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Pope Alexander Vii

POPE ALEXANDER VII (Fabio Chigi), pope from 1655 to 1667, was born at Siena on the 13th of February 1599. He was successively inquisitor at Malta, vice-legate at Ferrara and nuncio in Cologne (1639-1651). Though expected to take part in the negotiations which led in 1648 to the peace of Westphalia, he refused to deliberate with heretics, and protested against the treaties when completed. Innocent X. subsequently made him cardinal secretary of state. When Innocent died, Chigi, the candidate favoured by Spain, was elected pope on the 7th of April 1655. The conclave believed he was strongly opposed to the nepotism then prevalent. In the first year of his reign Alexander VII. forbade his relations even to visit Rome; but in 1656 he gave them the best-paid civil and ecclesiastical offices, also palaces and princely estates. Alexander disliked business of state, preferring literature and philosophy; a collection of his Latin poems appeared at Paris in 1656 under the title Philomathi Labores Juveniles. He also encouraged architecture, and in particular constructed the beautiful colonnade in the piazza of St Peter's. He favoured the Jesuits, especially in their conflict with the Jansenists, forbade in 1661 the translation of the Roman Missal into French, and in 1665 canonized Francis of Sales. His pontificate was marked by protracted controversies with France and Portugal. He died on the 22nd of May 1667. (W. W. R.*)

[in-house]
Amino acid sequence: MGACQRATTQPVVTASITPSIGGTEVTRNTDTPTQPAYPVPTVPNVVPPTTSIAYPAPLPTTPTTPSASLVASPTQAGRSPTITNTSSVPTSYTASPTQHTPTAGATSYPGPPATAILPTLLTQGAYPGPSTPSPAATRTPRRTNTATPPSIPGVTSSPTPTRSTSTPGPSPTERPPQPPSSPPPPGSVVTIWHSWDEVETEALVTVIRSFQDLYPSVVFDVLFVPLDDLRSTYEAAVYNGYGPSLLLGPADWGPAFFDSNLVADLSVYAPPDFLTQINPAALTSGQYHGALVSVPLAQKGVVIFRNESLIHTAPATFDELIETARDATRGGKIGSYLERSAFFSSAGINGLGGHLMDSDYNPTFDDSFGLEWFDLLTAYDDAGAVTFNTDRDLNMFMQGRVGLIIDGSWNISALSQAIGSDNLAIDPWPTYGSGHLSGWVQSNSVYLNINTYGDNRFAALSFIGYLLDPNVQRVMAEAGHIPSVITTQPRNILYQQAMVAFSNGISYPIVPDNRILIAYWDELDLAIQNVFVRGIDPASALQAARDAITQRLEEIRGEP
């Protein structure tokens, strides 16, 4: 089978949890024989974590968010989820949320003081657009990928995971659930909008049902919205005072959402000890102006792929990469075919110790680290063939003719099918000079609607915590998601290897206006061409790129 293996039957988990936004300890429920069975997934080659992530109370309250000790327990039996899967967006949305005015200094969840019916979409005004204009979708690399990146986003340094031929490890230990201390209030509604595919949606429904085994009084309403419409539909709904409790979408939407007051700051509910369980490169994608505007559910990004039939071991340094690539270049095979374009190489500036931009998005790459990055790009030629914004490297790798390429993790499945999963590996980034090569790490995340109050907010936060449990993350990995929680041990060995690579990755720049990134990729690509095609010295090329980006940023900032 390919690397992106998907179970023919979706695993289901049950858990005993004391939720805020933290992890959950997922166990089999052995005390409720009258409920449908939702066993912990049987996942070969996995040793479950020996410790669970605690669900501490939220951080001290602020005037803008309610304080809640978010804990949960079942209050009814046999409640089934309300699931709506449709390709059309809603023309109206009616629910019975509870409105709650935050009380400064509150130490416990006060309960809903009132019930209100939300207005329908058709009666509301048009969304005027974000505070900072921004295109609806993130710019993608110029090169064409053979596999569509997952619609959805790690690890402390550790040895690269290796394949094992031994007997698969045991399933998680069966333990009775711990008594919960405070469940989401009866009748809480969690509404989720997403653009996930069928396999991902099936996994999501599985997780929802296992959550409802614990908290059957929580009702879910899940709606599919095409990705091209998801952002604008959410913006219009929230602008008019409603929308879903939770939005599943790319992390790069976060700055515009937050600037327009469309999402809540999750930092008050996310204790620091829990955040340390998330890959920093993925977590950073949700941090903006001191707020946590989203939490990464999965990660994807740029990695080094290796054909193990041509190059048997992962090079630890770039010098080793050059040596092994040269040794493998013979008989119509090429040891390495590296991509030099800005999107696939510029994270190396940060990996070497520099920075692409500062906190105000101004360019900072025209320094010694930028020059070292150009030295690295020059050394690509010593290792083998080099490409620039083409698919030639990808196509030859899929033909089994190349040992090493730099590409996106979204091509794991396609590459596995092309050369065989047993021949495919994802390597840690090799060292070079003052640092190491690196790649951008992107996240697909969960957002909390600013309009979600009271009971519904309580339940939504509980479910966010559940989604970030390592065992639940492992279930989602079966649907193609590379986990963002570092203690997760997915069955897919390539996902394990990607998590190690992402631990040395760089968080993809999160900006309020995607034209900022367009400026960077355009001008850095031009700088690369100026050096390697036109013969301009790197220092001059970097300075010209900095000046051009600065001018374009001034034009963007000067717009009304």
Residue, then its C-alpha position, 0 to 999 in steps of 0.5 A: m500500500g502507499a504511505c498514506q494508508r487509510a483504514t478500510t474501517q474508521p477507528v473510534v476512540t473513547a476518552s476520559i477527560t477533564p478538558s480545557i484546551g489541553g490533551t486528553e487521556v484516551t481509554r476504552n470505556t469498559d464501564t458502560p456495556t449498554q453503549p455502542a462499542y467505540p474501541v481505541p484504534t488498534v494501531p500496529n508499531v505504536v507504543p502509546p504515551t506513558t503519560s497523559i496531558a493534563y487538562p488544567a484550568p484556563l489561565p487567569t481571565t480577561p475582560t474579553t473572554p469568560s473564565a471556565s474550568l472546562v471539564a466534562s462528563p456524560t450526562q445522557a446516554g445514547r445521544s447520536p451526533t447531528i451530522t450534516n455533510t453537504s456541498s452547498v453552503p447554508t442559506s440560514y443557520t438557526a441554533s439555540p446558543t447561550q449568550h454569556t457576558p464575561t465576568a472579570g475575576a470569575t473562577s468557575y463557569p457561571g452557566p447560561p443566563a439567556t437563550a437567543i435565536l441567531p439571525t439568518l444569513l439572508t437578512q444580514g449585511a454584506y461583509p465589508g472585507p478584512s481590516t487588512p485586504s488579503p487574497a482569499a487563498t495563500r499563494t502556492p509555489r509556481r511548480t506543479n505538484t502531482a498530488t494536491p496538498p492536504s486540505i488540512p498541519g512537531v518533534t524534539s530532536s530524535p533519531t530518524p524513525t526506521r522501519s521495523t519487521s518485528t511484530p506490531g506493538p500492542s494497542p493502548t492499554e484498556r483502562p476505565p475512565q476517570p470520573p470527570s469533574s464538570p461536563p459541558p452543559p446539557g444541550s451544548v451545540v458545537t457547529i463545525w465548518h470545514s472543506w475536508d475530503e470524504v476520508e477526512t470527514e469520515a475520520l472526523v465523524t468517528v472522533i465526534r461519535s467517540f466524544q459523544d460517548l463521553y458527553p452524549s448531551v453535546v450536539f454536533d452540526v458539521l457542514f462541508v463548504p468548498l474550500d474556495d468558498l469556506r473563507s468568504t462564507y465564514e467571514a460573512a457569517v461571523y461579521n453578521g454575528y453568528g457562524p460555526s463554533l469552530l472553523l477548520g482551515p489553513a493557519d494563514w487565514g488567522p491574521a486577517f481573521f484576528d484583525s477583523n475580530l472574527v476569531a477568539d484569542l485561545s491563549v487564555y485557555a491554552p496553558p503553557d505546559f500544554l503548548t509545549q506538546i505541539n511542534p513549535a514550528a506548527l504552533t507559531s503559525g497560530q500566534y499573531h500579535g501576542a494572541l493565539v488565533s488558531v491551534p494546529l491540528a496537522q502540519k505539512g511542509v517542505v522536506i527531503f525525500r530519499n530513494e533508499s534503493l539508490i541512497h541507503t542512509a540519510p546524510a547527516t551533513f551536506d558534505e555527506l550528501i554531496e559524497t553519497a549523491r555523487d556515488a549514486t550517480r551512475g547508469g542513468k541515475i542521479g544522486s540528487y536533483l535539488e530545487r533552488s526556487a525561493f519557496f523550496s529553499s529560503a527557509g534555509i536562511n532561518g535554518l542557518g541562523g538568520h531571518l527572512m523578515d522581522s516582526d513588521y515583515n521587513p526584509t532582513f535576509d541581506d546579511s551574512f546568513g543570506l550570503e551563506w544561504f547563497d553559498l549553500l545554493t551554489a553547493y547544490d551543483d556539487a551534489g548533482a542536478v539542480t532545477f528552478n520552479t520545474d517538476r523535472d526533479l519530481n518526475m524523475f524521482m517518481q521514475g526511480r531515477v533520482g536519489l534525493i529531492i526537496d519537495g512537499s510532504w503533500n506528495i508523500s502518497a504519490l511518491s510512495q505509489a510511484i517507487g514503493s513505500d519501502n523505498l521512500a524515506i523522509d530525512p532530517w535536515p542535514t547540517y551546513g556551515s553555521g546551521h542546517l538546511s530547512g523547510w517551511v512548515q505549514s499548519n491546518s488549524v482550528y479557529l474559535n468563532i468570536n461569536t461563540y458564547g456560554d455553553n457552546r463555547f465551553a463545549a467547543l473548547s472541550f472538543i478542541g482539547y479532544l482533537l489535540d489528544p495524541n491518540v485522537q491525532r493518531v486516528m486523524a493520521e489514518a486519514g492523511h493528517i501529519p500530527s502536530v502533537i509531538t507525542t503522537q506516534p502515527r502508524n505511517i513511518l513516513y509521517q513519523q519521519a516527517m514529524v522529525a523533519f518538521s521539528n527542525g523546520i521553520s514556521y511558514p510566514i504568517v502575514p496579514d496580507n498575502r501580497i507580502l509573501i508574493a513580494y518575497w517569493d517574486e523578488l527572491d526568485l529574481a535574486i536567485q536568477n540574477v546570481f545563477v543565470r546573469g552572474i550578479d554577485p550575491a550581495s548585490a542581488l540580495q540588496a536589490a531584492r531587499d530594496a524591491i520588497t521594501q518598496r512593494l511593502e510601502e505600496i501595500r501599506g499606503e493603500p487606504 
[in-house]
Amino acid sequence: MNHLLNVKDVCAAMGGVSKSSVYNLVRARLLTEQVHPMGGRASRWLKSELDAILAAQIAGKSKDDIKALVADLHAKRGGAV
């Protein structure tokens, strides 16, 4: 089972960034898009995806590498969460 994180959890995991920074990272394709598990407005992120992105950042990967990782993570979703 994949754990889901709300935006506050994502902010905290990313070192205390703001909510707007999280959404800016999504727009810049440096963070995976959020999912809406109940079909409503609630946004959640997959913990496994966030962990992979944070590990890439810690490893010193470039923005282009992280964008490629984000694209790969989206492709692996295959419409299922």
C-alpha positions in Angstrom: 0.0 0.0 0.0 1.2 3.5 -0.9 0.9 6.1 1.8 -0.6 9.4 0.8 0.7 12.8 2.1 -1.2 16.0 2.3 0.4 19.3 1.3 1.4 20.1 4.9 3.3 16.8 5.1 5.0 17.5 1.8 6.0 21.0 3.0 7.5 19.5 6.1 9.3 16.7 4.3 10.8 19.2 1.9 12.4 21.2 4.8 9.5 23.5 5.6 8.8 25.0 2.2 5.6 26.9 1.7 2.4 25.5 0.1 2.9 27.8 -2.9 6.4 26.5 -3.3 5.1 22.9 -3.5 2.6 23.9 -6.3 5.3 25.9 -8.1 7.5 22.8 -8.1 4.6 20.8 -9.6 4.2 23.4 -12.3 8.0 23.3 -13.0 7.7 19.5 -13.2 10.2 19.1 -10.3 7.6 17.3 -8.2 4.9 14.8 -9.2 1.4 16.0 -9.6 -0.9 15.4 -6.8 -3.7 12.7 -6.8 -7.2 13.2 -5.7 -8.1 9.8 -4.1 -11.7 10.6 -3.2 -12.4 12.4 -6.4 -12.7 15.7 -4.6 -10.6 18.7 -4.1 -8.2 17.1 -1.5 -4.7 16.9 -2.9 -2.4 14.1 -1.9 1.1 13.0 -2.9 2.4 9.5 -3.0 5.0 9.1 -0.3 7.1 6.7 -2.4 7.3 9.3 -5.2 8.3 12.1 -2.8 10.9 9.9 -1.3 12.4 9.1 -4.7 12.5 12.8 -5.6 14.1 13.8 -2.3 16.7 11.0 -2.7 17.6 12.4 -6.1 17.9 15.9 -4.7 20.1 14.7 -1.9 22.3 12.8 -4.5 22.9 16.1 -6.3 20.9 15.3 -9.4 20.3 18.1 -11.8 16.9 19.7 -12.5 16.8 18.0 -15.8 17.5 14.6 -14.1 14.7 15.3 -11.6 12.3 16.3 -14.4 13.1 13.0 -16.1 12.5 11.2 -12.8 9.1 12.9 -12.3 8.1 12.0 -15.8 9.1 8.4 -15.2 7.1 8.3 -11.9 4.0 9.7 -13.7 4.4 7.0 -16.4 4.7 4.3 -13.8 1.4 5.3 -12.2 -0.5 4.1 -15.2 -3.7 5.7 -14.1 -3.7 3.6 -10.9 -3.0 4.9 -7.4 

Note - this article incorporates content from Encyclopaedia Britannica, Eleventh Edition, (1910-1911)

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